One of the most powerful women on Wall Street makes a compelling case for gender diversity. In this Knowledge at Wharton conversation, Sallie Krawcheck offers frank and humorous advice on how to negotiate and network your way to the top. The former head of Smith Barney and Merrill Lynch is the owner and chair of Elevate Network a network dedicated to the economic engagement of women worldwide.
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The CEO of Leading Women answers the question: “Why am I getting passed over?” Susan Colantuono discusses a leadership trait that you and many women may be missing. To close the gender gap at the top, Susan’s research shows women need to beef up their business, strategic, and financial acumen. It’s key for women to be able to articulate that they understand where their organization is headed and that they fit into the strategy to get there. Your ability to speak clearly about strategy will help you rise in the ranks.
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“We must change attitudes around the world.”
Watch Angelina Jolie Pitt at the Women in the World Summit deliver an impassioned plea for women in war torn regions. Angelina pledges her personal support to the women and girls in Iraq and Syria facing horrifying violence. And, calls on the world powers to step up saying crimes against women can no longer be secondary issues.
Writer Susan Cain champions the talents of the shy and reserved.
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Make Your 15 Seconds Count
Academy Award acceptance speeches have long been used by Hollywood stars to raise awareness of favored causes. The much-deserving top actress honorees both seized the opportunity before a worldwide audience. A comparison of the performances of Julianne Moore and Patricia Arquette reveals a sharp contrast in technique.
Best supporting actress Patricia Arquette’s passion was palpable but her prose was problematic. The shout out for women’s equal rights garnered a fist pump from Meryl Streep and wild applause from the glittering crowd. But, her call to action would have been more effective if she hadn’t been so rushed and jumbled. See the video clip.
The 60 seconds before the cut off music played should have been enough time to say something but it wasn’t enough to say everything. Arquette hurriedly thanked colleagues and loved ones. The list of names on crumpled paper was followed by a plug for an organization that provides ecological sanitation in the developing world. Only then with the clock running out did she call for wage equality and equal rights for women.
The gender empowerment refrain may have appeared to be an afterthought if you hadn’t seen “Boyhood” the film Arquette was nominated for. She played a divorced mom who was raising two children while trying to pay the bills and put herself through college. A struggle faced by many real-life parents.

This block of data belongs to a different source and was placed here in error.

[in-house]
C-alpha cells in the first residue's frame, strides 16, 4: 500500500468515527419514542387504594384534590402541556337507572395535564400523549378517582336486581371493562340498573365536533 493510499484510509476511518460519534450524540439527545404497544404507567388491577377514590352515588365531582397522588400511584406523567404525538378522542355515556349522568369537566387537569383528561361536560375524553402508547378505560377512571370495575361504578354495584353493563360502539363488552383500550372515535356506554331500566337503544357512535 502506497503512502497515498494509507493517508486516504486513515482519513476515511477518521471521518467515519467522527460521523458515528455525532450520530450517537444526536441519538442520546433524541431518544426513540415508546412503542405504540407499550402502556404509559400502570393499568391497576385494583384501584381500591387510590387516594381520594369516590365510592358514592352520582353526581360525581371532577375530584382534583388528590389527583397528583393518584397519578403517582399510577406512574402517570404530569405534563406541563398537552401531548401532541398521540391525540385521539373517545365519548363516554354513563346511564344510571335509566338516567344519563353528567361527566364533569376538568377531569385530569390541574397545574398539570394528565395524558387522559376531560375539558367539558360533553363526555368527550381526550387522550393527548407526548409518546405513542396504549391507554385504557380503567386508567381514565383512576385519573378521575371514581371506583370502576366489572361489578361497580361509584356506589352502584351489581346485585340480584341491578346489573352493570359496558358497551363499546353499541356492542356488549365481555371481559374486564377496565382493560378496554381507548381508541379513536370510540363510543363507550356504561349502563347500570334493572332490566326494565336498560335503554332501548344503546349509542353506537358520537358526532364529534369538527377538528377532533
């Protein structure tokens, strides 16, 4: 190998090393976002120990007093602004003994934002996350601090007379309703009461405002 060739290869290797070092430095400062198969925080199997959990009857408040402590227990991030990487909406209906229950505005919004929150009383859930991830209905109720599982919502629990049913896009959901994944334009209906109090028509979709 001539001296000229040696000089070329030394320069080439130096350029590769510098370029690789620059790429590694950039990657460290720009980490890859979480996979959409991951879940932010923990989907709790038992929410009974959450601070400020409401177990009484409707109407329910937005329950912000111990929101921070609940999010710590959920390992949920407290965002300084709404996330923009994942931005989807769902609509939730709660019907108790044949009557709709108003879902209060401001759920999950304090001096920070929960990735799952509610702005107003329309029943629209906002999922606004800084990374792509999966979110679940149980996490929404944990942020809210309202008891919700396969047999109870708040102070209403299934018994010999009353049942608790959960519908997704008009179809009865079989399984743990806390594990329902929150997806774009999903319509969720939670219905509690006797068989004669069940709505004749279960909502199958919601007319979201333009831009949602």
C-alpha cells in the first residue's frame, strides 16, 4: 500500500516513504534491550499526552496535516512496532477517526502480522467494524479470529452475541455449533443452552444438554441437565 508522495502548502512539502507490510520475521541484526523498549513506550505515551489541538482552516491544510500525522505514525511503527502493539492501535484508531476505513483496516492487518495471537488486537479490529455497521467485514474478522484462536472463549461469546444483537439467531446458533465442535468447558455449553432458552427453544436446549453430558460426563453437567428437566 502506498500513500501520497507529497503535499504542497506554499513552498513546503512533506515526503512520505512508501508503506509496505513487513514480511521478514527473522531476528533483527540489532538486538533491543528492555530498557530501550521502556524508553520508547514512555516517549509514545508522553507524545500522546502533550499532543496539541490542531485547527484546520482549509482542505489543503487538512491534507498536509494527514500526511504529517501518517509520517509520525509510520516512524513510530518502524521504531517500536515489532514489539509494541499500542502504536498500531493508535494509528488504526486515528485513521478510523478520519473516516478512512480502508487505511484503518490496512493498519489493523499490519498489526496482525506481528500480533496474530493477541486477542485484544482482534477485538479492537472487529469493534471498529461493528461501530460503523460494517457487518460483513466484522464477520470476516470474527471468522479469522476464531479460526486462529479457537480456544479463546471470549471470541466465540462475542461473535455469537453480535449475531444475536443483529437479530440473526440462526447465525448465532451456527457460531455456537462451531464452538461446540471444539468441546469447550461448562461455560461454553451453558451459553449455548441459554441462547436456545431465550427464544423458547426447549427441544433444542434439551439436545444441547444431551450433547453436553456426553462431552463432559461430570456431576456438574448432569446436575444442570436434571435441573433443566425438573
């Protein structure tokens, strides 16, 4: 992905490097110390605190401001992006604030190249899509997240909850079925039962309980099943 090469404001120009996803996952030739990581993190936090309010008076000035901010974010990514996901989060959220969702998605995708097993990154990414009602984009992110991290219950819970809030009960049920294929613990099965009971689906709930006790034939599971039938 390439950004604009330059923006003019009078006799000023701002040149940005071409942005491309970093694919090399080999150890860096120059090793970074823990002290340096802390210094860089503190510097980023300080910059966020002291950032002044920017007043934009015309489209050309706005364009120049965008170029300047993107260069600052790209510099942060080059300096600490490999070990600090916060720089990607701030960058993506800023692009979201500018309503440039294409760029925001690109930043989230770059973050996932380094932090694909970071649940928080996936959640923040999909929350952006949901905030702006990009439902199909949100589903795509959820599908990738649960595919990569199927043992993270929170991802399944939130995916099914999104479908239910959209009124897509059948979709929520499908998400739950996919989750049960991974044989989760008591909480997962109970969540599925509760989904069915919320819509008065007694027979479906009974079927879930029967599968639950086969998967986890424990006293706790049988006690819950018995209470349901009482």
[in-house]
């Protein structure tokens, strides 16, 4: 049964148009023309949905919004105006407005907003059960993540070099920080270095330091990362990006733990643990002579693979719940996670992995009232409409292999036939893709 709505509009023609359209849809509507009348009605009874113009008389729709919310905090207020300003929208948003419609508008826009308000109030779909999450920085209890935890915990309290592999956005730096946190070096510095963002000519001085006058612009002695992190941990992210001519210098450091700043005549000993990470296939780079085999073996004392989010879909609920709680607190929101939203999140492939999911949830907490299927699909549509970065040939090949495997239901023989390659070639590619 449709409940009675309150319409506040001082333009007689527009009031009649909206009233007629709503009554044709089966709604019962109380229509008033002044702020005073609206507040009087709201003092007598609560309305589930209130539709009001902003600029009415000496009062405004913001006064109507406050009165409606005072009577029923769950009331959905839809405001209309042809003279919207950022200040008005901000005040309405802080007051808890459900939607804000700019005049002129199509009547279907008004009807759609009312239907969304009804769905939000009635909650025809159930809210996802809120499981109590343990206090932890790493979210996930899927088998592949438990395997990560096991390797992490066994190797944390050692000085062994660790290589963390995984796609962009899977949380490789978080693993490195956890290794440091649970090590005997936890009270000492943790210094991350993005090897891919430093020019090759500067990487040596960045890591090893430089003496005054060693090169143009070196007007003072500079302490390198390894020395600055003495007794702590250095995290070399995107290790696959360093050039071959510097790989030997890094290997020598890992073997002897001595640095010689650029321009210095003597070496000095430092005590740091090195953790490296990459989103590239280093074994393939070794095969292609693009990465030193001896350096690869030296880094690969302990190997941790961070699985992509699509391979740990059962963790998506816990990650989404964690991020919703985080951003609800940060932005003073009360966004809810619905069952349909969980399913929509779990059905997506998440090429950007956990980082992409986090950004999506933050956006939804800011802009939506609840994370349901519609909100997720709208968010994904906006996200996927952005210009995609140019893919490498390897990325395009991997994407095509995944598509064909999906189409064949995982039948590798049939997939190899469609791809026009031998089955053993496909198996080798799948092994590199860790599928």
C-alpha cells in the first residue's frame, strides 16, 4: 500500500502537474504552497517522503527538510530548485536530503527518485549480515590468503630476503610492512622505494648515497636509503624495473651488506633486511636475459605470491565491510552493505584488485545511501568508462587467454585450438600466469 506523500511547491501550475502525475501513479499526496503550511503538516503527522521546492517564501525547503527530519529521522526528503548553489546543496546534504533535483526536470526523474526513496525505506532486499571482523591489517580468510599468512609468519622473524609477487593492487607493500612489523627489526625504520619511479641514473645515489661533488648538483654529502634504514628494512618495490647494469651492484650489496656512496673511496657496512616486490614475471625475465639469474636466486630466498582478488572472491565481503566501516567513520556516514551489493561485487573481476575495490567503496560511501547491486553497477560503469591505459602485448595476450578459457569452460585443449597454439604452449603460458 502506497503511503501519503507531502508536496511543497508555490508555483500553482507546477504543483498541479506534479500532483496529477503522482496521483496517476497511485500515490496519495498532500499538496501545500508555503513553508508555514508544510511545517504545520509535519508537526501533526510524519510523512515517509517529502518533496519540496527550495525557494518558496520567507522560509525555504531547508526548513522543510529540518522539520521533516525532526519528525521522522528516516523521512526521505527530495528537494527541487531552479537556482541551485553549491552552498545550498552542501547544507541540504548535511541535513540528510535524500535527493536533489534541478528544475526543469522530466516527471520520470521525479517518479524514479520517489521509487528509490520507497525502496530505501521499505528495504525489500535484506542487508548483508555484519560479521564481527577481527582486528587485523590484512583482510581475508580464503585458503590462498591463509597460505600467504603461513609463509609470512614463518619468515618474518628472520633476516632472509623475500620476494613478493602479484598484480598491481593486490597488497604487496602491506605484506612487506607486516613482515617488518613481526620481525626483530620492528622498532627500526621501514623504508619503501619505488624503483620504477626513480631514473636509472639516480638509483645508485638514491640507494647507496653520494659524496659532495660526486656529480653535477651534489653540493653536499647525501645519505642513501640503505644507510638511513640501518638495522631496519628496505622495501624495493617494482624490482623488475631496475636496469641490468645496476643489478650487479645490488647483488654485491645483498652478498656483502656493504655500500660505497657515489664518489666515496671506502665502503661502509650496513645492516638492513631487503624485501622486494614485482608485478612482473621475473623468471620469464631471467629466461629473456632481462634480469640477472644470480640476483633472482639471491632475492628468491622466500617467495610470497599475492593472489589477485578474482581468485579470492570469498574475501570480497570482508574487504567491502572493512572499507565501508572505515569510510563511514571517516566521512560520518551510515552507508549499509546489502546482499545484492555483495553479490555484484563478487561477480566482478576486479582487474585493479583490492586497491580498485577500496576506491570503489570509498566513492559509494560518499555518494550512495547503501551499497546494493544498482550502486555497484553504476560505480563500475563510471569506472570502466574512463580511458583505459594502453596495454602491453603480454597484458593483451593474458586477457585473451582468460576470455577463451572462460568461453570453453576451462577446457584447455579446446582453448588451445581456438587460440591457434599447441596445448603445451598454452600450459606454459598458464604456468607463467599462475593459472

Julianne Moore’s turn in the spotlight was the performance of someone who has arrived. While slightly out of breath and with her eyes shining, Moore’s remarks were heartfelt and focused. With poise she acknowledged her sister nominees and remembered the names of the people she thanked.
The greater part of her brief stage time was used to praise the filmmakers of “Still Alice” for their depiction of a middle-aged wife and mother who realizes she has Alzheimer’s. Moore said the movie shines a light on the isolation and marginalization of people suffering from the disease. See the video clip.
Moore was able to articulate why so many of us love the movies. The best films address the everyday struggles, hopes, and fears of ticket buyers. In 2014, Hollywood brought the themes of crippling disease, racism, and sexuality identity to the big screen. Moore spoke to the power of the movies to help us feel seen and connected.
1. Ring in 2015 with a toast. It’s good practice.
2. Create your elevator speech. In 2 minutes, what do you care about & why does it matter?
3. Quote the greats: “The American dream is not dead. It is gasping for breath but it is not dead.” Barbara Jordan
4. Warm up beforehand. Slowly roll your shoulders back to release tension.
5. Use purposeful pauses. A moment of silence gives the listeners a chance to absorb the meaning.
6. Avoid repeating useless words: “Like, so, anyway, actually, and absolutely.”
7. Heed Ann Richards: “I spent hours of time rehearsing… It had to sound casual, conversational, but that took work.”
8. Don’t sweat the small stuff like a mispronounced word. It is possible to make a mistake and still do well.
9. Project your best self. As Lena Dunham says: “Enjoy going through life as yourself.”
10. Give yourself a high five when you deliver a winning performance.
Next time you’re shopping, be on the look out for a blazer with pockets. Pockets can be lifesavers when you are standing at the front of the room. No, I don’t mean you should cram your hands into them. Rather, they can help ensure you’ll be ready when it’s your turn to talk.
Pockets can hold helpful tools. Note cards in the 3×5 size will fit. You can easily pull them out should you need a prompt. Having a tissue handy is a must if you are suffering from a cold. And, a throat lozenge will ease a scratchy throat or cotton mouth. If you use a remote, you won’t have to hold it the entire time you’re talking.
As far as hands in the pockets – one hand is poised but two hands is a no-no. It will look sloppy and if you’re nervous you will likely clench your into fists.
“Who do you want to be?” First Lady Michelle Obama challenges the graduates of Eastern Kentucky University. In May 2013, the First Lady called on the students to give a hand and reach back to others who need help.